It may be cliche these days to quote Elon Musk, but he remains an inspirational entrepreneur nonetheless. He said years ago that if you can make it just that much easier to get things into orbit, you will open up a whole new market that didn’t even exist before. We’re talking healthcare, not space exploration, but the message is the same, and crucially, we want to make high-quality research accessible not just to the juggernauts like Pfizer, but the small town academic or university spin-out too.
8. #1 piece of advice to an aspirational founder?
“If your gut feeling says this isn’t right, you need to work hard to disprove it”
Gut feeling is widely misdefined as intangible, unexplainable opinion. In reality, it’s an incredibly intelligent balance of experience, ingeniously filtered down by your brain to a single point of truth: yes or no. If your gut, or in my view, your brain, is telling you something isn’t right, then you should listen because there will be an innumerable set of factors contributing to that decision. That doesn’t mean you should always take your gut feeling as wrote, but if you want to go against it, you should be able to justify your reasoning to disprove it.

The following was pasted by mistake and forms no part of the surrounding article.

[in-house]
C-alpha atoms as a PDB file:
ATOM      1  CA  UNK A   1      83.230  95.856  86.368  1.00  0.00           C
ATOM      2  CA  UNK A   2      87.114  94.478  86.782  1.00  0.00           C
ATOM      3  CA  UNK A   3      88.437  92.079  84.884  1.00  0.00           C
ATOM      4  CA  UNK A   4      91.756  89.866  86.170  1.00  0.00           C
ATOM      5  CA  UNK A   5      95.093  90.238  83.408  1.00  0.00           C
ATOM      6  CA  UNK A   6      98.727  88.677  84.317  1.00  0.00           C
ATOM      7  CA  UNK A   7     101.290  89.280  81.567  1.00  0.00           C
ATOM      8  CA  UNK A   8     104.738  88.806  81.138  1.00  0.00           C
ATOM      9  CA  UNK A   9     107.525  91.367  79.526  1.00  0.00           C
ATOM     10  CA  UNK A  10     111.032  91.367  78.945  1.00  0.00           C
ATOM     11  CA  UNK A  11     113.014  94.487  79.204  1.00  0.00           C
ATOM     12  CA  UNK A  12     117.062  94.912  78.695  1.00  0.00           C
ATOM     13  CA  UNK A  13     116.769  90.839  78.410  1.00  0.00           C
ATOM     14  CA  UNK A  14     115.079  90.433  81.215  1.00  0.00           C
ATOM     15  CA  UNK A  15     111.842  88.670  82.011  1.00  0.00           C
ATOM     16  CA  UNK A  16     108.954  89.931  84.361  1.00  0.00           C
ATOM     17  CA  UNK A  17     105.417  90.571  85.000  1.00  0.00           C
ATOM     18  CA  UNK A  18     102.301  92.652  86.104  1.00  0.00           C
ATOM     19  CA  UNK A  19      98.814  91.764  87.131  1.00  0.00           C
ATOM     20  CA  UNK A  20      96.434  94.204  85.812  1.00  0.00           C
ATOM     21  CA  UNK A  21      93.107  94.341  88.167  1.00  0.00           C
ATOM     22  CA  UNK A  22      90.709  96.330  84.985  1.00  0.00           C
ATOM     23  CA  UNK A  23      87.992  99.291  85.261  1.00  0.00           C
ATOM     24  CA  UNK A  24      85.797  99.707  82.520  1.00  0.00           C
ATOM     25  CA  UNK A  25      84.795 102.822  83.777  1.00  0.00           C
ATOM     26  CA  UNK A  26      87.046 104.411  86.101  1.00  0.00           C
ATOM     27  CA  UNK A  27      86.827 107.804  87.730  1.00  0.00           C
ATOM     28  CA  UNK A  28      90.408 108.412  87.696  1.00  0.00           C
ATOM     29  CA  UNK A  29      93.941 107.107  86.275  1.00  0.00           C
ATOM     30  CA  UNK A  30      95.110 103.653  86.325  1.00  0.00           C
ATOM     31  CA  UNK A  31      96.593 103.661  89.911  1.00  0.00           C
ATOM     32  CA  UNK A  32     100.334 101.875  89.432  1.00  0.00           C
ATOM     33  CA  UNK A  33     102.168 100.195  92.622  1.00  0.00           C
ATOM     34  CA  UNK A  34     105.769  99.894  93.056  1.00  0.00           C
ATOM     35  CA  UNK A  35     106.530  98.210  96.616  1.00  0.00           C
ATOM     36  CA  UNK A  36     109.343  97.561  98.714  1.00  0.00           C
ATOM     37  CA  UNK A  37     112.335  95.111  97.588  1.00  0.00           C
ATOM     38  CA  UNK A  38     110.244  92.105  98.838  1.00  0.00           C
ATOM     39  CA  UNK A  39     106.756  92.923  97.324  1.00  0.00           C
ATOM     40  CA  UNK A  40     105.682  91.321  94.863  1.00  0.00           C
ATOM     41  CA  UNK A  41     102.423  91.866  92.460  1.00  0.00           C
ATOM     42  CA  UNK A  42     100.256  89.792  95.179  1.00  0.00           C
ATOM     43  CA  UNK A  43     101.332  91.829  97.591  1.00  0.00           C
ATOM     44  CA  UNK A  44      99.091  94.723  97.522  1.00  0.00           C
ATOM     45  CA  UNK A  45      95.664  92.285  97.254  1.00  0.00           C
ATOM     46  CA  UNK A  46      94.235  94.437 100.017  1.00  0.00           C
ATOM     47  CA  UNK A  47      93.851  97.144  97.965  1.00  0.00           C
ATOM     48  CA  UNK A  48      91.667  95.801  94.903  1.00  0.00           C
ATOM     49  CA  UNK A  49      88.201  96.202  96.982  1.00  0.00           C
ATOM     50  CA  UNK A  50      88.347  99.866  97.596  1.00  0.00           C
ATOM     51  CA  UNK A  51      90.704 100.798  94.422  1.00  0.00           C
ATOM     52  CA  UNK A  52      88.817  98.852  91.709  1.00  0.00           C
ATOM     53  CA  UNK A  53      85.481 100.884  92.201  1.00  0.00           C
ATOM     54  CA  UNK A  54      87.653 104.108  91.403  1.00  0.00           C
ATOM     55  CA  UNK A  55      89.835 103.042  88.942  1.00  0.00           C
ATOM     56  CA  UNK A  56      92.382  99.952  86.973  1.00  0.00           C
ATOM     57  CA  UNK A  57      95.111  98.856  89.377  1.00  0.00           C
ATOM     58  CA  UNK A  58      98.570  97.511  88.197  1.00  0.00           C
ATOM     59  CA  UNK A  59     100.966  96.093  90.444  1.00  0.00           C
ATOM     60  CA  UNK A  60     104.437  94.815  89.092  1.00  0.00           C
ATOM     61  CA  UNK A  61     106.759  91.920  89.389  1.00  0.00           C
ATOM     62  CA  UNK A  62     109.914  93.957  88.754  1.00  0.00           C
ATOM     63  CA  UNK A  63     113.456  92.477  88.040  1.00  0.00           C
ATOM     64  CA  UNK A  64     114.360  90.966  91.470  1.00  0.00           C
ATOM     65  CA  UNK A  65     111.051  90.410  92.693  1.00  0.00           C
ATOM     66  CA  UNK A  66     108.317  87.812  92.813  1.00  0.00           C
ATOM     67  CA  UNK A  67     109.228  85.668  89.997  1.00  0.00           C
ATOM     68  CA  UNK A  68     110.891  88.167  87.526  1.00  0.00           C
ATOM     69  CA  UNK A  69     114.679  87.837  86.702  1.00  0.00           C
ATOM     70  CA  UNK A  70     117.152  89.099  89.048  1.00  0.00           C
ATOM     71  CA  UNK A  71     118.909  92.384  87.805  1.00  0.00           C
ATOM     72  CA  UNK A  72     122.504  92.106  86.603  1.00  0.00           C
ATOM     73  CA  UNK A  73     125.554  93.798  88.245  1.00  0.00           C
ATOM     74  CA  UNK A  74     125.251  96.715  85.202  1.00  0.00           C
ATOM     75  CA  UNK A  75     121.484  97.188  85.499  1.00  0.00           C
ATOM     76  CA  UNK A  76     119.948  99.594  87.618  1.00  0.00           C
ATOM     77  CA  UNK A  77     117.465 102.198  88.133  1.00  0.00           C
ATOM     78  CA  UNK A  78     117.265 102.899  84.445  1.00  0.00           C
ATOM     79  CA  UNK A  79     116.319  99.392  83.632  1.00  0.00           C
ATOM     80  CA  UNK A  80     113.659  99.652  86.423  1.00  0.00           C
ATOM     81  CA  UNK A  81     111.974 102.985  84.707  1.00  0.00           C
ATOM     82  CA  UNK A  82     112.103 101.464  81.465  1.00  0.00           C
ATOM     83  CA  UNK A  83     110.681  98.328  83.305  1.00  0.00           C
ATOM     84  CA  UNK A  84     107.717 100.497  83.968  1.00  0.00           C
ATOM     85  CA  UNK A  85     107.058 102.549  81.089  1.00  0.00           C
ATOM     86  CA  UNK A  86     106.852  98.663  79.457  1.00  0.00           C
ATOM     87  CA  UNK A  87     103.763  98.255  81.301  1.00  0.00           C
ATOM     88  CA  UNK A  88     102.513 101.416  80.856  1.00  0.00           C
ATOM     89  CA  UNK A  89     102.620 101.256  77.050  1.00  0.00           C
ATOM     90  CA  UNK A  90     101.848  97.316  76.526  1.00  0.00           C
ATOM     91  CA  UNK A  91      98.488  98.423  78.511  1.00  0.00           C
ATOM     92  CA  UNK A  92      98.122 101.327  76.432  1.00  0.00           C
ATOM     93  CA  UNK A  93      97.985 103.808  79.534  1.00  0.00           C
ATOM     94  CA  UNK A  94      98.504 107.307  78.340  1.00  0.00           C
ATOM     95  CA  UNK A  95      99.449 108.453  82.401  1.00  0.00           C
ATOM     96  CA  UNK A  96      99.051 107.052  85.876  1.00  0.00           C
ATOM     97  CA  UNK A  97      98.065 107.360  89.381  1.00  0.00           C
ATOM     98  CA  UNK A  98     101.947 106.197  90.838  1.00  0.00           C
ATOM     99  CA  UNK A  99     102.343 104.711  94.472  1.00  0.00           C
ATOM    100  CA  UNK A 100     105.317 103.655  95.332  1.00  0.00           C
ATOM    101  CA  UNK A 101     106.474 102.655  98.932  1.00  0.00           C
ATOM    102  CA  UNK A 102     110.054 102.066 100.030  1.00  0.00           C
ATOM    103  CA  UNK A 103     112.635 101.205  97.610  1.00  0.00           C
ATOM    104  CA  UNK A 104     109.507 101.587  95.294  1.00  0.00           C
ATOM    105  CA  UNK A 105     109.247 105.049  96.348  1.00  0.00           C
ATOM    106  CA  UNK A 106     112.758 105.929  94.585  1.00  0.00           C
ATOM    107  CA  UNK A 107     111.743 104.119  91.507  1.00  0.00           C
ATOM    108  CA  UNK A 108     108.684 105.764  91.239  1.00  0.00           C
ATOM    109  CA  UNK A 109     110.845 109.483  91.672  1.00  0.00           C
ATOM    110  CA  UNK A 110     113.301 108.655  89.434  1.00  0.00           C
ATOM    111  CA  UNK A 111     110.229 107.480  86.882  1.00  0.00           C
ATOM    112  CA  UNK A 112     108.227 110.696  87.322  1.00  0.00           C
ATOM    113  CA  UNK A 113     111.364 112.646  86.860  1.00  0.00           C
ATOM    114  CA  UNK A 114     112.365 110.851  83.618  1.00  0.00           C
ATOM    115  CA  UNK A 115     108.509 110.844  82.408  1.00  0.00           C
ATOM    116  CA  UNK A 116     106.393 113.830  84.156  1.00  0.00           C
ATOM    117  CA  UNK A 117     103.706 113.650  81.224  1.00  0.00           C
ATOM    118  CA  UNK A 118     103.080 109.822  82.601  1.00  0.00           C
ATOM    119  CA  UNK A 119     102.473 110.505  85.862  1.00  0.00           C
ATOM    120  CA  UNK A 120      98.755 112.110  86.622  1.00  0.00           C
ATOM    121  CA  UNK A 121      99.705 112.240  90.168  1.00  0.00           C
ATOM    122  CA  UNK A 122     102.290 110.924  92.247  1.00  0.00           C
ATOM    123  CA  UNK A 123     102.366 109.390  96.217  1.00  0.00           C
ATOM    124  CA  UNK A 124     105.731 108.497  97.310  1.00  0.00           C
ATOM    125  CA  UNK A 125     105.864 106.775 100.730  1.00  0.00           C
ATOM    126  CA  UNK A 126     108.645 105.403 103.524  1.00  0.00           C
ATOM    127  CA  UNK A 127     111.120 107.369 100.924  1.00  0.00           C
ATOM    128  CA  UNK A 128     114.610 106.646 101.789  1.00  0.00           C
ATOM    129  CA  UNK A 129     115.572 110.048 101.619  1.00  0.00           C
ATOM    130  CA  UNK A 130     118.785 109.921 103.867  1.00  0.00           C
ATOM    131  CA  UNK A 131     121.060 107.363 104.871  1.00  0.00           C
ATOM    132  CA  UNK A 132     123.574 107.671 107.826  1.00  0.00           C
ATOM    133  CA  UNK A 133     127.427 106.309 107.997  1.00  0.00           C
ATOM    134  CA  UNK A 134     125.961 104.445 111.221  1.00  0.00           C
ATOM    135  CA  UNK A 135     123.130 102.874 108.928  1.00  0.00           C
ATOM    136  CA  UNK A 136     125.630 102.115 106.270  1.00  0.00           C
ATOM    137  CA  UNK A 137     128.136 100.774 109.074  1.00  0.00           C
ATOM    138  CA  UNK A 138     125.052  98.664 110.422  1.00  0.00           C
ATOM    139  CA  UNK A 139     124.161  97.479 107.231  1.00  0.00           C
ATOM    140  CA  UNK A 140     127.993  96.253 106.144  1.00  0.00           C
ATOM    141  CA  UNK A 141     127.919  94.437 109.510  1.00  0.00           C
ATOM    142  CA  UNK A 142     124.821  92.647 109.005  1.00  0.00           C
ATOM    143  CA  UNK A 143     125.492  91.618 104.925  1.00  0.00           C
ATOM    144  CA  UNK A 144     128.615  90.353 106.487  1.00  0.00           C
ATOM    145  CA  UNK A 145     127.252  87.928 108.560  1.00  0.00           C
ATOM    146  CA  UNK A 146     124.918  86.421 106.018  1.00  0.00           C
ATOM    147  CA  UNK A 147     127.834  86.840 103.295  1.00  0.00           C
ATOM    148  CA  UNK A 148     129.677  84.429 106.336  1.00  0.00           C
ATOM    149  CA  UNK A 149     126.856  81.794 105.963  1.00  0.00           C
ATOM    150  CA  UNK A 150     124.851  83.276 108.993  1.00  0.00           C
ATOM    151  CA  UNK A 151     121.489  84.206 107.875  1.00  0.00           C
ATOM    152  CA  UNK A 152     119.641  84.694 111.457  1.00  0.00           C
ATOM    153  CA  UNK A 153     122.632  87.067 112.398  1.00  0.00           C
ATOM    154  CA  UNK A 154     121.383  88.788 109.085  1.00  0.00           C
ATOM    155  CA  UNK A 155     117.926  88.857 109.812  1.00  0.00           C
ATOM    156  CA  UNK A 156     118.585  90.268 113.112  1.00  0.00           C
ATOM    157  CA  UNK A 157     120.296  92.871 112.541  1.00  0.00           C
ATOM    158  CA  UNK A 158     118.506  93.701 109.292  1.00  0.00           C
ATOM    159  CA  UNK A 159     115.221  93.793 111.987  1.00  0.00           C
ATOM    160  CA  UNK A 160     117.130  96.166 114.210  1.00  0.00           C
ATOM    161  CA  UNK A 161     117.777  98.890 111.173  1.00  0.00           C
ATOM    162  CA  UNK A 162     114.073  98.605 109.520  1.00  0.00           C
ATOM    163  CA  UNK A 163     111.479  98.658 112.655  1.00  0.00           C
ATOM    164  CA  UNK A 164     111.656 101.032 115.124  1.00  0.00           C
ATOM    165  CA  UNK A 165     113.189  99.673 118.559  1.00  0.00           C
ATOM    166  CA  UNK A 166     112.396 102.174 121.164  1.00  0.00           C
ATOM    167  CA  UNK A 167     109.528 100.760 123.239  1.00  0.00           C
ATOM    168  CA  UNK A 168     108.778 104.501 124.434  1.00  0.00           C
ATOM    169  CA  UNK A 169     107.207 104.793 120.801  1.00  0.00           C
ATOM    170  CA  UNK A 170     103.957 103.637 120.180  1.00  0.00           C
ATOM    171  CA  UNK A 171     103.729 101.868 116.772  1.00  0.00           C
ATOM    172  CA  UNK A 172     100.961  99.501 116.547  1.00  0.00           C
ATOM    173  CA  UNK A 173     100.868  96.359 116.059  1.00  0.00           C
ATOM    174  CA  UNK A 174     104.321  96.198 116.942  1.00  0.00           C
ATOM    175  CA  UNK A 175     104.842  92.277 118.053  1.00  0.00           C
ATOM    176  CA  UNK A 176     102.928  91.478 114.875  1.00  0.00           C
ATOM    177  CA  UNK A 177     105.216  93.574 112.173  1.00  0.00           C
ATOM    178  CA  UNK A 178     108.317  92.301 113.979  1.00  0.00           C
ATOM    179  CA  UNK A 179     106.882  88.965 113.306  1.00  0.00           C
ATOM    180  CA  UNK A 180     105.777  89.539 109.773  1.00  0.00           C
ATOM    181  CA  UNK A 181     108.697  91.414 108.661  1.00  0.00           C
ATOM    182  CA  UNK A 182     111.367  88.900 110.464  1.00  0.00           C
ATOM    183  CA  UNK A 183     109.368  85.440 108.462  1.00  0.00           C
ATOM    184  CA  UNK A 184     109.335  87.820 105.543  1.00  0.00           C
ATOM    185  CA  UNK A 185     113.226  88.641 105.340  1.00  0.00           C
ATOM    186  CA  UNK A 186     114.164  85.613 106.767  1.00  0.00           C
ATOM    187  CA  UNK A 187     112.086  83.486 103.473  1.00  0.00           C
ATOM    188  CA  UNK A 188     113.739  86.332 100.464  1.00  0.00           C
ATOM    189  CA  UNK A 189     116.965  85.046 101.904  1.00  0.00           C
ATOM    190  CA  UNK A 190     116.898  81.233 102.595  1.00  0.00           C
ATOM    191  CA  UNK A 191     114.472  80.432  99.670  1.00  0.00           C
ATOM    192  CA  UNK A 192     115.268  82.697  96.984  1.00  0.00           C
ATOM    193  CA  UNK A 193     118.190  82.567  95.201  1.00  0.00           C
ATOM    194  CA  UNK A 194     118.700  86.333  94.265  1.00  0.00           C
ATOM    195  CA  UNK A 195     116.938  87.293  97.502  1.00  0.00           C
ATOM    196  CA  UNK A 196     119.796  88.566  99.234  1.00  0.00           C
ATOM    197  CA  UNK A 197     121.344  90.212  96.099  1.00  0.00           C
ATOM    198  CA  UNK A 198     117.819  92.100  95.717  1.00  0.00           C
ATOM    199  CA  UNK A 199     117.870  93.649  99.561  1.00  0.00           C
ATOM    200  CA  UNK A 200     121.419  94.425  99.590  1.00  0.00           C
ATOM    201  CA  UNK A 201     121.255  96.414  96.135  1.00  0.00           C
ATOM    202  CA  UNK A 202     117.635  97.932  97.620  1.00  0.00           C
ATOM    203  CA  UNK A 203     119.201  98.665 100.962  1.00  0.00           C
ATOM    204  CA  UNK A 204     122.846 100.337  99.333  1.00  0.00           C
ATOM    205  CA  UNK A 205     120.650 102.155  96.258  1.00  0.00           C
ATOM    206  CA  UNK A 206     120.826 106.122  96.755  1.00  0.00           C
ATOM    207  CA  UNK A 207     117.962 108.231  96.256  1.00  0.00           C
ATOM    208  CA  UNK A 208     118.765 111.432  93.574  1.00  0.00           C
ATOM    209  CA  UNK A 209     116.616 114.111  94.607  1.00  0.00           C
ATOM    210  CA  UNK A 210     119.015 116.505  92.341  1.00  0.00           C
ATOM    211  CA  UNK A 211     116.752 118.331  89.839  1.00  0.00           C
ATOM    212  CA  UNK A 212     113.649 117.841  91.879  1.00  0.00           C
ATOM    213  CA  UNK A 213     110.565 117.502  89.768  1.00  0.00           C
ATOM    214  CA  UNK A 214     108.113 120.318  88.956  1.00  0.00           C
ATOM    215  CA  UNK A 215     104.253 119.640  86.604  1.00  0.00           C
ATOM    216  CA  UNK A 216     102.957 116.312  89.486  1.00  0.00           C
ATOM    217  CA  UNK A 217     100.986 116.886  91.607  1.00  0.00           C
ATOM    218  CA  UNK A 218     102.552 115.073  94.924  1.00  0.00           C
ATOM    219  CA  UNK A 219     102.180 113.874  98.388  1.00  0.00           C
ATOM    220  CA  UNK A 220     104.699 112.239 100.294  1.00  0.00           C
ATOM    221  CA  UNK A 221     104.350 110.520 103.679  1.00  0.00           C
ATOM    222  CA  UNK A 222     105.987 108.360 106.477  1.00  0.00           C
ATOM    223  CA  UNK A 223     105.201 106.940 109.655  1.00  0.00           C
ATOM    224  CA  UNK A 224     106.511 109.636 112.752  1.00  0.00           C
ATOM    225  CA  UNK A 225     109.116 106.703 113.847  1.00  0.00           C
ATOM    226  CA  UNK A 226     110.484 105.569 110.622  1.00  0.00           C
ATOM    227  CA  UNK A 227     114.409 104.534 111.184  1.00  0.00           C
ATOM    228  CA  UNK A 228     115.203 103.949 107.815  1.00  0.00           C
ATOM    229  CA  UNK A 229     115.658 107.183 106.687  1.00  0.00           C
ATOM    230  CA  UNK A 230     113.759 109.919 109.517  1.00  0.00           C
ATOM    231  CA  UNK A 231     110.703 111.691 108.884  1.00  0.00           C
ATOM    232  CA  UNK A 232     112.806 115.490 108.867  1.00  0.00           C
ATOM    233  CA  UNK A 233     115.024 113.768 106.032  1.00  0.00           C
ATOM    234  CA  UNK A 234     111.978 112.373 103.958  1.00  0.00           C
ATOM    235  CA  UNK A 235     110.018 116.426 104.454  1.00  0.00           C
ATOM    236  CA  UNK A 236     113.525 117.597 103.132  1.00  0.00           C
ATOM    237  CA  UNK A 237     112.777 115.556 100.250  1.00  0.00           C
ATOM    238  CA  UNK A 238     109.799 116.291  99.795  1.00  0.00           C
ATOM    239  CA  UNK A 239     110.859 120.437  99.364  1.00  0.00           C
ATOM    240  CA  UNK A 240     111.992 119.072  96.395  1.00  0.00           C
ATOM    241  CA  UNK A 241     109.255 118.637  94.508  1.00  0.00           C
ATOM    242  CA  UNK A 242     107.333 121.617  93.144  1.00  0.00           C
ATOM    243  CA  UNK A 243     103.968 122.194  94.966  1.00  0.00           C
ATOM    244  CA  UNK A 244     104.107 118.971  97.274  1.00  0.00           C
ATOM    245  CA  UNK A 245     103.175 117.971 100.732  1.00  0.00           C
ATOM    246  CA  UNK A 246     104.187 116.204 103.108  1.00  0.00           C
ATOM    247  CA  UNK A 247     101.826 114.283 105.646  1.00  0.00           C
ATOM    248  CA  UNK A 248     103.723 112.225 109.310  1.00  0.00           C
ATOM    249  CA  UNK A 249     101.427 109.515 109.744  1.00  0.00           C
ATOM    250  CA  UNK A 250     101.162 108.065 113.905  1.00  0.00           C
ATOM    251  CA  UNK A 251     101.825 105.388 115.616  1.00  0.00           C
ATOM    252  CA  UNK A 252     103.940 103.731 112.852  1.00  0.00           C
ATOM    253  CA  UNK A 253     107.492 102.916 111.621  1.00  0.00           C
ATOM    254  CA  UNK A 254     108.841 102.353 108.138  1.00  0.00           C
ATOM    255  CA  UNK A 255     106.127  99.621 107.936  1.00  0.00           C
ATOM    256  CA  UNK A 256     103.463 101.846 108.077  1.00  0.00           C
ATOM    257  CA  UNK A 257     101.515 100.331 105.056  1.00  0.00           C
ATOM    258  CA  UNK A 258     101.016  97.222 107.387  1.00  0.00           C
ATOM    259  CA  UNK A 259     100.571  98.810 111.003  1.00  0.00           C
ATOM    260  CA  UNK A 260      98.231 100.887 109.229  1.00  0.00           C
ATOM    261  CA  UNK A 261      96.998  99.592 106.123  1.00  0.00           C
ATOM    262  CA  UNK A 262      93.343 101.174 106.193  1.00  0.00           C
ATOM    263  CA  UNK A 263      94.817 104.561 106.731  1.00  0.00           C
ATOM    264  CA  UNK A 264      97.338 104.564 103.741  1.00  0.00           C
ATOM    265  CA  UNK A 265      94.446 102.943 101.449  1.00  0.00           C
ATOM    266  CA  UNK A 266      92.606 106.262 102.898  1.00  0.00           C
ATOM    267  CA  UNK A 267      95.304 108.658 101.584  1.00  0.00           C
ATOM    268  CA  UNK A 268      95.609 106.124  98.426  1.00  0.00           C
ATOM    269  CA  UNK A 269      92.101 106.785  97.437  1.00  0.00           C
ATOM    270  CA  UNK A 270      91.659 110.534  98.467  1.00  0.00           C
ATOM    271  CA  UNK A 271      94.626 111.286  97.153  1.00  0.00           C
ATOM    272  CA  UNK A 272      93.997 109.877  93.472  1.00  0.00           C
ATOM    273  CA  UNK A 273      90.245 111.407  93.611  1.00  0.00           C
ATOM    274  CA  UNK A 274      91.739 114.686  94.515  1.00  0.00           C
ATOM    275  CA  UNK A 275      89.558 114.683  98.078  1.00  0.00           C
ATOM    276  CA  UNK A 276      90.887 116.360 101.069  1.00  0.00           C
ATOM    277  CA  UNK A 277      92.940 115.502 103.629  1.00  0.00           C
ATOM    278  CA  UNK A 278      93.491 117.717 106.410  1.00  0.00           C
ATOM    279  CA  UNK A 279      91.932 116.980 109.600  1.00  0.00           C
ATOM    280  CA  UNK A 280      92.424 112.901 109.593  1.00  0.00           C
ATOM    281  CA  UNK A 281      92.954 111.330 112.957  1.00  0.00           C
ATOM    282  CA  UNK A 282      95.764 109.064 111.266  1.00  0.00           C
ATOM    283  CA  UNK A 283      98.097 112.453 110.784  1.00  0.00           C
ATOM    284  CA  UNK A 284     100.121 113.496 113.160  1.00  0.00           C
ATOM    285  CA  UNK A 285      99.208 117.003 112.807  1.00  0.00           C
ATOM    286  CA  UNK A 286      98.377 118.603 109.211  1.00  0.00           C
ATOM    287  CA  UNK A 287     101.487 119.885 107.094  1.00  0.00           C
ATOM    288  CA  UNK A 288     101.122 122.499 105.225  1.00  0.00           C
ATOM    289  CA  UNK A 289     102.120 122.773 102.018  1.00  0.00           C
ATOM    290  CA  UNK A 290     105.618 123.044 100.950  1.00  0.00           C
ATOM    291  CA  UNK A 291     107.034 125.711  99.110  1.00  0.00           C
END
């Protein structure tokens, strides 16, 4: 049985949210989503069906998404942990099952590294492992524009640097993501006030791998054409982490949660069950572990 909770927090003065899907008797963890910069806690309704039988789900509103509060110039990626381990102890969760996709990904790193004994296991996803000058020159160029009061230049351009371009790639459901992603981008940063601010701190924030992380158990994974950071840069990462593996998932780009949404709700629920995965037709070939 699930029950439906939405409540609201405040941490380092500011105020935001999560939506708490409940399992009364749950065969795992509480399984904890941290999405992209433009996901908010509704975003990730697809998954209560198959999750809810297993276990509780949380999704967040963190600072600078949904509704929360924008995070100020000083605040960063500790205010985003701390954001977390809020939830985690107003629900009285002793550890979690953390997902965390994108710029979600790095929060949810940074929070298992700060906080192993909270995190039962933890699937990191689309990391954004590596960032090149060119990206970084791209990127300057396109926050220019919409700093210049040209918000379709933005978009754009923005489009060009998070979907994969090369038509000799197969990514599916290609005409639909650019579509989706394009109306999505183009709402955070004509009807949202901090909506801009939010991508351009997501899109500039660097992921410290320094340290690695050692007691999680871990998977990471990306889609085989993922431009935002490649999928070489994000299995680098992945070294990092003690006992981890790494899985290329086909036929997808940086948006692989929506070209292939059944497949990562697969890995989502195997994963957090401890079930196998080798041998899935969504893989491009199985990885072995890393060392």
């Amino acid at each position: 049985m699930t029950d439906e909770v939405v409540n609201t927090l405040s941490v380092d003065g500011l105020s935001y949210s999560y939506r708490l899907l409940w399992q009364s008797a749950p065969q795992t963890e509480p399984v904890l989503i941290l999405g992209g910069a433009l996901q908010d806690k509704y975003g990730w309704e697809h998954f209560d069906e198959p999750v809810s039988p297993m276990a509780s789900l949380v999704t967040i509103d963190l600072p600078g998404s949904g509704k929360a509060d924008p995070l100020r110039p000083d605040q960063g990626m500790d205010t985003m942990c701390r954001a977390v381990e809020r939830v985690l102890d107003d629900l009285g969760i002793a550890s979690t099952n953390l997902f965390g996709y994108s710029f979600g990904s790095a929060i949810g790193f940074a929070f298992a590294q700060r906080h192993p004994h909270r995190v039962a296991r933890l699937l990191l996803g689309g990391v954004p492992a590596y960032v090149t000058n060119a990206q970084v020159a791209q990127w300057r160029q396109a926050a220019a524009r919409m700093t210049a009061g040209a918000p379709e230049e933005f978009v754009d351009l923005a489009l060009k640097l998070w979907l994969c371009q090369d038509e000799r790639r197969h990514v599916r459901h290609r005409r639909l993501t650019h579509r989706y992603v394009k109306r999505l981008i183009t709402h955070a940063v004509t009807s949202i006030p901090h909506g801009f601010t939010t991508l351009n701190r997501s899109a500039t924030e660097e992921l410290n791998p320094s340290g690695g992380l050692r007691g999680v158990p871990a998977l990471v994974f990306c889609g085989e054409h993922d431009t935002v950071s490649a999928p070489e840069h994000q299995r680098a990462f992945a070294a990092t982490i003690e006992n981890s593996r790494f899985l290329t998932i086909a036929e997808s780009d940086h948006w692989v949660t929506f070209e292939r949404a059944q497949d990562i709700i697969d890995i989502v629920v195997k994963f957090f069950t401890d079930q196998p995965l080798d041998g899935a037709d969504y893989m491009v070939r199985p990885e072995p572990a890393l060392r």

I would also add:
“Think very carefully of the balance between listening to people and believing what they say.”
Advice is important, but as an entrepreneur, if you listened to everyone you’d never start anything. The key is to learn what to listen to and what to not. Ultimately that comes from trusting your advisers and knowing they’re helping for the right reasons, without an agenda. If you have people around you that you trust and who believe in you then anything is possible.